The LETHE project breaks Wandschneider's statue into pieces to represent the diverse, and dynamic stories that make up Europe's hidden narratives. The new recontextualised image infuses colour into Wandschneider's grey and lifeless statue, each colour representing the types of hidden or silenced histories society has forgotten. 

LETHE, in her new design, symbolises the interculturality, transnationality and diversity of the many cultures and voices that lie behind the history of Europe.

Meet the LETHE team

Our team is more than a group of professionals, we are passionate about what we do. We operate in the fields of research, teaching and dissemination of history, archaeology, art history and didactics. We are, therefore, both a multidisciplinary and transnational team and that brings richness and diverse points of view to the project.

Laura Arias-Ferrer

Laura Arias-Ferrer

Universidad de Murcia - España

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Alejandro Egea-Vivancos

Alejandro Egea-Vivancos

Universidad de Murcia - España

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Caitriona Ní Cassaithe

Caitriona Ní Cassaithe

Dublin City University - Irlanda

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Kenneth Nordgren

Kenneth Nordgren

Centro para la Enseñanza de las Ciencias Sociales (CSD). Universidad de Karlstad - Suecia

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Helena Pinto

Helena Pinto

Agrupamento de Escolas do Vale de S. Torcato Portugal - Portugal

Sebastian Barsch

Sebastian Barsch

Universität zu Köln - Alemania

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Alexandra Chavarria

Università degli Studi di Padova - Italia

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Kostas Kasvikis

Kostas Kasvikis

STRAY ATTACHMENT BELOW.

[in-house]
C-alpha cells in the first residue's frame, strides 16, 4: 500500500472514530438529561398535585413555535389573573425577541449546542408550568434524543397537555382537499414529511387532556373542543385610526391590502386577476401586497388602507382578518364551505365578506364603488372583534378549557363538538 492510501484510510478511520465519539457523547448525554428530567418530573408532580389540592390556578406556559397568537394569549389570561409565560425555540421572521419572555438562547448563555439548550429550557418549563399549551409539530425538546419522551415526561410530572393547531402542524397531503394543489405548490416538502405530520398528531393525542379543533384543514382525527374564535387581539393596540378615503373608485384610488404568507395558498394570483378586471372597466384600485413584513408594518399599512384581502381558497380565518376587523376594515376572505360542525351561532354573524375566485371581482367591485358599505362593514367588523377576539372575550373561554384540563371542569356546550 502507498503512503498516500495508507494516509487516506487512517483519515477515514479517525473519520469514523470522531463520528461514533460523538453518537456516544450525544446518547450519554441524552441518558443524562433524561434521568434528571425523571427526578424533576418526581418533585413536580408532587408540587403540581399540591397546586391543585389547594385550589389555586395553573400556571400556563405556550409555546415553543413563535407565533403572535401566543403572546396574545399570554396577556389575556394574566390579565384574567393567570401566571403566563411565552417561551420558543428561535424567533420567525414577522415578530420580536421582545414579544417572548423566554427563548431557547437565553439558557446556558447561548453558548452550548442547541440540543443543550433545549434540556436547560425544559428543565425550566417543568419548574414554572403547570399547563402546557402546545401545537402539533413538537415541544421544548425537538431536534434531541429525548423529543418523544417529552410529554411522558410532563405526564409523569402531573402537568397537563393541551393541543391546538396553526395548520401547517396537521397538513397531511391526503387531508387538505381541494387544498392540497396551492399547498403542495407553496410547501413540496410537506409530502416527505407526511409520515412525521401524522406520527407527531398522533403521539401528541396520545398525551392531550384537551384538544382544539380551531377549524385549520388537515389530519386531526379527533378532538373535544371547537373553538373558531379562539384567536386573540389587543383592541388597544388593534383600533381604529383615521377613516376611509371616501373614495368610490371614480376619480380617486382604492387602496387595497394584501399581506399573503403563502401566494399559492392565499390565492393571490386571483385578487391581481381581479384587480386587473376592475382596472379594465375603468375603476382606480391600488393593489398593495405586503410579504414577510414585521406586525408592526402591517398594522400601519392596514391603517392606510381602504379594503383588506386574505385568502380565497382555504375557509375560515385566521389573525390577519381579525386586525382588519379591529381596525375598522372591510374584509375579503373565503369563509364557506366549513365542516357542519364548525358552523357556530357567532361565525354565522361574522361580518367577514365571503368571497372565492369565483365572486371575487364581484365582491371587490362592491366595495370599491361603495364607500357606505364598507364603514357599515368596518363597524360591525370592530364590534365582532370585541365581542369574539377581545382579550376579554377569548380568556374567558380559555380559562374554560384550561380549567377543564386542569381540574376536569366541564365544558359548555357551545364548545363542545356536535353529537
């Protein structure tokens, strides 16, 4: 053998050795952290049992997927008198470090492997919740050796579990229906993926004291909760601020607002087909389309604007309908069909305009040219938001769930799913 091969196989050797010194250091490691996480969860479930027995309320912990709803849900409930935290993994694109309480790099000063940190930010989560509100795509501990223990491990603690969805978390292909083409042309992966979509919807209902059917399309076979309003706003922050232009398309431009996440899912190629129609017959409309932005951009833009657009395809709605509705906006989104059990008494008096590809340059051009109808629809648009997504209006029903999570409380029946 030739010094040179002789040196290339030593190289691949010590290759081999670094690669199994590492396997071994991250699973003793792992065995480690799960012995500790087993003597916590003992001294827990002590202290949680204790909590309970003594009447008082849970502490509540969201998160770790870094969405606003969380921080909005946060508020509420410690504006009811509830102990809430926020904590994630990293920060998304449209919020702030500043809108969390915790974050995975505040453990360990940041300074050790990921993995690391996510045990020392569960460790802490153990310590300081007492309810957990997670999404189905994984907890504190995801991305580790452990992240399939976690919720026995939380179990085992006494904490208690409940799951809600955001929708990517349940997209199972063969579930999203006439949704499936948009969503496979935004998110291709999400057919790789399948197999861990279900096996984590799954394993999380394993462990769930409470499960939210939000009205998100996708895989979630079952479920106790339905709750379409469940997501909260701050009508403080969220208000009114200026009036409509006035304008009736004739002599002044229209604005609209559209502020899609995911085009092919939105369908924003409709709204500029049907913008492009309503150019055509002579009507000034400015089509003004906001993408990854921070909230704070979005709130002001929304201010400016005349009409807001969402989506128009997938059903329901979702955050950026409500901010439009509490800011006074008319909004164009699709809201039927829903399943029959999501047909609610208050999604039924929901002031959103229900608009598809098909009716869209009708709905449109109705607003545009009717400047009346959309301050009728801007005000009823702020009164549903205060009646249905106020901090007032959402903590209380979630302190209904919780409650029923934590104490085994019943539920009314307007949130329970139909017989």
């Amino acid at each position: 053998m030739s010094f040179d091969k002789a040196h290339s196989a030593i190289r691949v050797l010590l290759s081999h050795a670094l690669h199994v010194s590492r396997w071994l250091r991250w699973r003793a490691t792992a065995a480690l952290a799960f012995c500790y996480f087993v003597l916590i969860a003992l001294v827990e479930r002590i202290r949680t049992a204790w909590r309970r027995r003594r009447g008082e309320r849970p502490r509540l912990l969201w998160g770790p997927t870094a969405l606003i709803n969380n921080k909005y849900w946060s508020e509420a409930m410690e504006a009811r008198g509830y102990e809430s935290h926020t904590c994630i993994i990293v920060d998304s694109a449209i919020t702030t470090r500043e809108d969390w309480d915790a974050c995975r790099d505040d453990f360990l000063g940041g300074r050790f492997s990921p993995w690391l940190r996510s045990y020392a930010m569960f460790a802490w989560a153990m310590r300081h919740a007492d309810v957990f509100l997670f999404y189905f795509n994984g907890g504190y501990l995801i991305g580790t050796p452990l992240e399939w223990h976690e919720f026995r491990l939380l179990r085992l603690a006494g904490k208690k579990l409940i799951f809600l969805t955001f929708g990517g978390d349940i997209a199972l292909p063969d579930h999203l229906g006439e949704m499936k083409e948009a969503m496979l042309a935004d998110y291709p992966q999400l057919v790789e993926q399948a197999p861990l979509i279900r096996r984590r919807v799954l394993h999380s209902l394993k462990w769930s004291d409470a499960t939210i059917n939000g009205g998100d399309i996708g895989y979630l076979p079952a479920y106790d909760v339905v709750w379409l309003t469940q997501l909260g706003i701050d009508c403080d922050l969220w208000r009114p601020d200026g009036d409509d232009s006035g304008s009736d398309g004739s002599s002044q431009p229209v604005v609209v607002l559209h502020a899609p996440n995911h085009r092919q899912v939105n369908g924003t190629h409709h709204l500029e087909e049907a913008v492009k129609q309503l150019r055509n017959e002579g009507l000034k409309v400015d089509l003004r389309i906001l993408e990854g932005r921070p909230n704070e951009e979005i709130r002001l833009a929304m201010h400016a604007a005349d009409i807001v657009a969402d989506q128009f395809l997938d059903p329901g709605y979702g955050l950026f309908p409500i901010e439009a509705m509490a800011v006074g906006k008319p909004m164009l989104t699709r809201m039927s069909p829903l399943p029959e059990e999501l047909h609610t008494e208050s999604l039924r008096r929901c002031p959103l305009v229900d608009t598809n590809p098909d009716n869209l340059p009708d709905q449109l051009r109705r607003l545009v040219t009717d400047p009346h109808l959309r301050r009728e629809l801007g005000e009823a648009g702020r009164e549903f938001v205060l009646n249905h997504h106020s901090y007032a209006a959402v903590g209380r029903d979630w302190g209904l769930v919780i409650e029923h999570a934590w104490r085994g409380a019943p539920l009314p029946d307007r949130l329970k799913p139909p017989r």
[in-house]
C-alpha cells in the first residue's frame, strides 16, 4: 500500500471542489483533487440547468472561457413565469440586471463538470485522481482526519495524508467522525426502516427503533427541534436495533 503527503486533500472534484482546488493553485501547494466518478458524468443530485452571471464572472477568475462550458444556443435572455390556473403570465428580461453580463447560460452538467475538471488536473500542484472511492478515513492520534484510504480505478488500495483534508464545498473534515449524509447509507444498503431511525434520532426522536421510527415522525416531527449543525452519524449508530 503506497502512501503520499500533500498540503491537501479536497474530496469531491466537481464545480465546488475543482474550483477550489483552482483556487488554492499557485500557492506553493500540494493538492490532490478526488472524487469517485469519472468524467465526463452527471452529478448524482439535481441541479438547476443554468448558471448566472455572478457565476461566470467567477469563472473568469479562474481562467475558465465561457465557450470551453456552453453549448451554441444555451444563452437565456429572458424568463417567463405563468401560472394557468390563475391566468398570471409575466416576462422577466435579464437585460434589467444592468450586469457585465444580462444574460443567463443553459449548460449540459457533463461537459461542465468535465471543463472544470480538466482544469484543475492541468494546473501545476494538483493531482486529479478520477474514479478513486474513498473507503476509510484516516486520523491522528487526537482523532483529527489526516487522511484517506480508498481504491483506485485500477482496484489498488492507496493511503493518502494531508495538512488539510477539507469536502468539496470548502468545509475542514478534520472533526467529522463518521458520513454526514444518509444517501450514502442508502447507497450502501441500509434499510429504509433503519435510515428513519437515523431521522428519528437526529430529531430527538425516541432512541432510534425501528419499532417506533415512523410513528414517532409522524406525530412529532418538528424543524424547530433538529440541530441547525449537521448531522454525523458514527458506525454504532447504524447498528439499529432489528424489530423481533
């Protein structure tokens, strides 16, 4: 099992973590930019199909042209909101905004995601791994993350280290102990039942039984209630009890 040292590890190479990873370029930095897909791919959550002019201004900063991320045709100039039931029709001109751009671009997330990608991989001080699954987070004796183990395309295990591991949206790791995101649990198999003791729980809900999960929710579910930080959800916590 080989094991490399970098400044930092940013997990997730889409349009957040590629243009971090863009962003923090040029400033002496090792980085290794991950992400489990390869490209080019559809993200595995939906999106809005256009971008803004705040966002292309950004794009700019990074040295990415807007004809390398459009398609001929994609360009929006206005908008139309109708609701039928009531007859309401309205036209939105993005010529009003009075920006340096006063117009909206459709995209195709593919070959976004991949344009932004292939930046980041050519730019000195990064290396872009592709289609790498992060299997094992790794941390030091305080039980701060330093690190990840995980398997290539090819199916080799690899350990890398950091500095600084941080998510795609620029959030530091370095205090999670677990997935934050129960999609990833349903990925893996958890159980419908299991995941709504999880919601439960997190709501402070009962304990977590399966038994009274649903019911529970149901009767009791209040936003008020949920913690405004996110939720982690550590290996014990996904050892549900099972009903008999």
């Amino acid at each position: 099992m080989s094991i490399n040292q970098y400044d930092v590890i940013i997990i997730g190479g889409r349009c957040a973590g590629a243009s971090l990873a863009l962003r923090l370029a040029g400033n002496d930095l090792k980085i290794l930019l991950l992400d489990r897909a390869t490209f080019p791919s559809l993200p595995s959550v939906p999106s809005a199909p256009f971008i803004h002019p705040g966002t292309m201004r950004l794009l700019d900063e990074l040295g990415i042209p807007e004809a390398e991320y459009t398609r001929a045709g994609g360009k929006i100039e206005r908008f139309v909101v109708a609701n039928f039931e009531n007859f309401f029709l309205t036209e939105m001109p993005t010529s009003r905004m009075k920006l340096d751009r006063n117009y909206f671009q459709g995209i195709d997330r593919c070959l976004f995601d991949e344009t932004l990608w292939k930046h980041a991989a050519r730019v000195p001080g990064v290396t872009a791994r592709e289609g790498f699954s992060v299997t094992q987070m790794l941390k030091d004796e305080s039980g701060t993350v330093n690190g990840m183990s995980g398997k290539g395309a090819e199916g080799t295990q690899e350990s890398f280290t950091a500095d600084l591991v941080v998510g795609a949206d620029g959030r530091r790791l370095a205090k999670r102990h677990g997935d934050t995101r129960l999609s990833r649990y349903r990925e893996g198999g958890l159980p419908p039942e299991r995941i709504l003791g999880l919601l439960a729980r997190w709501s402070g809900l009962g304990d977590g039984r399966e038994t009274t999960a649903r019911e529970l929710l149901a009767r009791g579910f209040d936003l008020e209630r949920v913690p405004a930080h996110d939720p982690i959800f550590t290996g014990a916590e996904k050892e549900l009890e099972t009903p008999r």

University of Western Macedonia - Grecia

Anna Lienau

Anna Lienau

Christian-Albrechts-Universität zu Kiel - Alemania

Christian Mathis

Christian Mathis

Pädagogische Hochschule Zürich - Suiza

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Sara Pernas García. IES Gran Alacant

Sara Pernas

- España

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Sebastián Molina-Puche

Sebastián Molina-Puche

Universidad de Murcia - España

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Maria Johansson

Maria Johansson

Centro para la Enseñanza de las Ciencias Sociales (CSD). Universidad de Karlstad - Suecia

Peter Whelan

Peter Whelan

Dublin City University - Irlanda

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Maria Barry

Maria Barry

Dublin City University - Irlanda

Ulrik Holmberg

Ulrik Holmberg

Centro para la Enseñanza de las Ciencias Sociales (CSD). Universidad de Karlstad - Suecia

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Helena Jiménez Vialás. Universidad de Murcia

Helena Jiménez-Vialas

Universidad de Murcia - España

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Jorge Ortuño-Molina

Jorge Ortuño-Molina

Universidad de Murcia - España

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Esperanza Clares-Clares

Esperanza Clares-Clares

Universidad de Murcia - España

Patrik Johansson

Patrik Johansson

Centro para la Enseñanza de las Ciencias Sociales (CSD). Universidad de Karlstad - Suecia

Branca Maria Pereira

Agrupamento de Escolas do Vale de S. Torcato Portugal - Portugal

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Andres Hübner

Andreas Hübner

Christian-Albrechts-Universität zu Kiel - Alemania

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Fuensanta Monroy-Hernández

Universidad de Murcia - España

Erik Balschun

Selma-Lägerlof-Gem - Alemania

Beatrice Kümin

Pädagogische Hochschule Zürich - Suiza

Jonas Dischl

Pädagogische Hochschule Zürich - Suiza

Flora Langbehn

Selma-Lägerlof-Gem - Alemania

Adrián Bru Serrano. IES Torrellano. Elche

Adrián Bru Serrano

IES Torrellano - España

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Marianne Grace Z. Araneta

Università degli Studi di Padova - Italia

Ricardo Silva

Agrupamento de Escolas do Vale de S. Torcato Portugal - Portugal

Víctor Insa Martínez

IES Torrellano - España

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Andreas Andreou

University of Western Macedonia - Grecia